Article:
A guide to a local Moroccan Hammam
Have you ever laid naked on a tiled floor, in a foreign country and had your naked body rubbed by a stranger?
Ha, knew you’d say no (shout out to you brave people who have)! Well you haven’t LIVED.
Having heard a lot about the Moroccan Hammam during my time in Taghazout, I knew I had to give it a try. A hammam is a traditional and local way of bathing at a community bath house. Similar to a Turkish bath, heading to your local hammam is part of Moroccan culture and there are available across town and cities in Morocco. Typically there are a number of wet rooms, for steaming, washing and relaxing. Some hammams have enough space for separate areas for males and females, others operate a time based system whereby each gender has a time slot throughout the day when they can get clean.
Now there’s two types of Moroccan hammam you’re likely to come across as a tourist, traditional and local hammam, and of course the tourist version is waaaaay more expensive.
A little more pricey, good for a treat: Touristy Moroccan Hammams
Whilst investigating the delights of the Medina in Fez, myself and Fez travel buddy Filip were guided to a very lovely (and very touristy) hammam. Beautiful private rooms, tiled floor to ceiling, relaxation areas, a traditional Moroccan scrub with black soap, and of course massages were on offer too.
Black soap is the traditional soap used at a Hammam, my online research tells me “It is a high-alkaline Castile soap made from olive oil and macerated olives with a gel-like consistency”. Having bought some during my time in Morocco I can concur it is very gel like, but great to use with a scrubbing mitt for velvet soft skin.
At around 300MAD+ for the full spa experience. Which compared to prices at home (thinking Europe-wise), this is good value at just short of £30 (€30). I can’t speak from experience here, (although I did intend to visit for comparison, but never got around to it).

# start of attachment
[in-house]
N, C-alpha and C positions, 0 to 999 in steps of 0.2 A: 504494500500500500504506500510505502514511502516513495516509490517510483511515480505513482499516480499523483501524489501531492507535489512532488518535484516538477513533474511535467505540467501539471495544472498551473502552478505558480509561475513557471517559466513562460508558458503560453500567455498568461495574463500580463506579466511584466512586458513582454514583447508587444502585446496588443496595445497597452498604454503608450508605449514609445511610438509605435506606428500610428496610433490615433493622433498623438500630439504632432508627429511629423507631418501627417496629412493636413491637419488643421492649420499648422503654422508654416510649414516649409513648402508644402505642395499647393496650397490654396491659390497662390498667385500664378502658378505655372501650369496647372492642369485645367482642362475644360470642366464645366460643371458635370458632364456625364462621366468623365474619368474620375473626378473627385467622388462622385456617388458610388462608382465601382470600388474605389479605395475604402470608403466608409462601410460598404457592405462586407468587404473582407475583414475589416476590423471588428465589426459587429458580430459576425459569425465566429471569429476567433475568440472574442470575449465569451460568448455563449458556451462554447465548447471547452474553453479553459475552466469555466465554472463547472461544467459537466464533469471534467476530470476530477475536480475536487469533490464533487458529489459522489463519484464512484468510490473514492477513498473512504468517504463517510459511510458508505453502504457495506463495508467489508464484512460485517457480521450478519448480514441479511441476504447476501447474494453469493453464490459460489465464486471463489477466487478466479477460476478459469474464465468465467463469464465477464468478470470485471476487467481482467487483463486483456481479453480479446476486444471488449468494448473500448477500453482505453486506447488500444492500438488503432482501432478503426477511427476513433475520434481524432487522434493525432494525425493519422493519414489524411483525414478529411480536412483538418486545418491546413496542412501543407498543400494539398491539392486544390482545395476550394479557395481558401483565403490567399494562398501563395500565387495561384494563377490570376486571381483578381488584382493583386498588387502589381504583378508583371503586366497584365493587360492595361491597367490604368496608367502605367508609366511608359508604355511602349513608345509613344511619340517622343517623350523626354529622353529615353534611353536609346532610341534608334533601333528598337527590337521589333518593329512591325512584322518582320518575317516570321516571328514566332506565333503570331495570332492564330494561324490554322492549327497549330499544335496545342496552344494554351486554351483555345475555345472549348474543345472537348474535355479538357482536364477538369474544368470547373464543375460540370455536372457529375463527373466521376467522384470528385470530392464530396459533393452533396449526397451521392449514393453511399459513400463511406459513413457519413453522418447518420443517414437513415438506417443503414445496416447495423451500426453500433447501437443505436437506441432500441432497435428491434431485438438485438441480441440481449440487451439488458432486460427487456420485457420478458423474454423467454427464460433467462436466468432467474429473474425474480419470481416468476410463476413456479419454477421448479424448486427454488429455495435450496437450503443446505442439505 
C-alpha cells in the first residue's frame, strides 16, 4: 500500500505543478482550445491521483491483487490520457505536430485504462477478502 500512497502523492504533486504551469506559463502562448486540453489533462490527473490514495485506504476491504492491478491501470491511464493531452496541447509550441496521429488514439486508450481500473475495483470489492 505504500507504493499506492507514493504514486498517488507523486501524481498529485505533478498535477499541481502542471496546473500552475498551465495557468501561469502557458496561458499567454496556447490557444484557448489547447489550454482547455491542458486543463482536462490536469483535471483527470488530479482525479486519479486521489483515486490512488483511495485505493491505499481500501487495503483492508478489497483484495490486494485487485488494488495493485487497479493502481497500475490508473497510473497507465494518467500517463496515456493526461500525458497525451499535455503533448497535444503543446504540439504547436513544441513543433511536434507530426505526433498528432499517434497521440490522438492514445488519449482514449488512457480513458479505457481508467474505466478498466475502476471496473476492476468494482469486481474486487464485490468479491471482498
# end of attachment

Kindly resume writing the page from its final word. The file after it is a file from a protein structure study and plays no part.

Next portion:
The real deal, buckets and all: local Moroccan hammam
Unimpressed with the tourist version of this hammam experience, Filip and I went on the hunt for a local spot. Having chatted to a couple of guys in a restaurant just near the blue gate at the top end of the Medina, we learned about a local hammam just down from where we were stood. He advised to pay no more than 170 MAD (£15/€17) for a scrub and massage. This guy’s uncle (who didn’t speak a word of English), guided us to the hammam and explained to Filip in French (honestly having Filip with me in Fez was a god send, so so helpful he spoke french), that we were to come at 7pm and 9.30pm respectively for the female and then male time slots. I was given a lady’s name on a slip of paper and we were on our way with a hammam experience ahead of us.
Given I did NOT speak Arabic (unsurprisingly), and my French is very limited I managed to navigate my way through my local hammam experience. Guided through to the changing room by a lady, she showed me where to store my clothes, and I trusted her with my phone and purse. Stripped down to just bikini bottoms, another women looped arms with me and took me through to the steamy, tiled bathhouse (although there was no baths as such).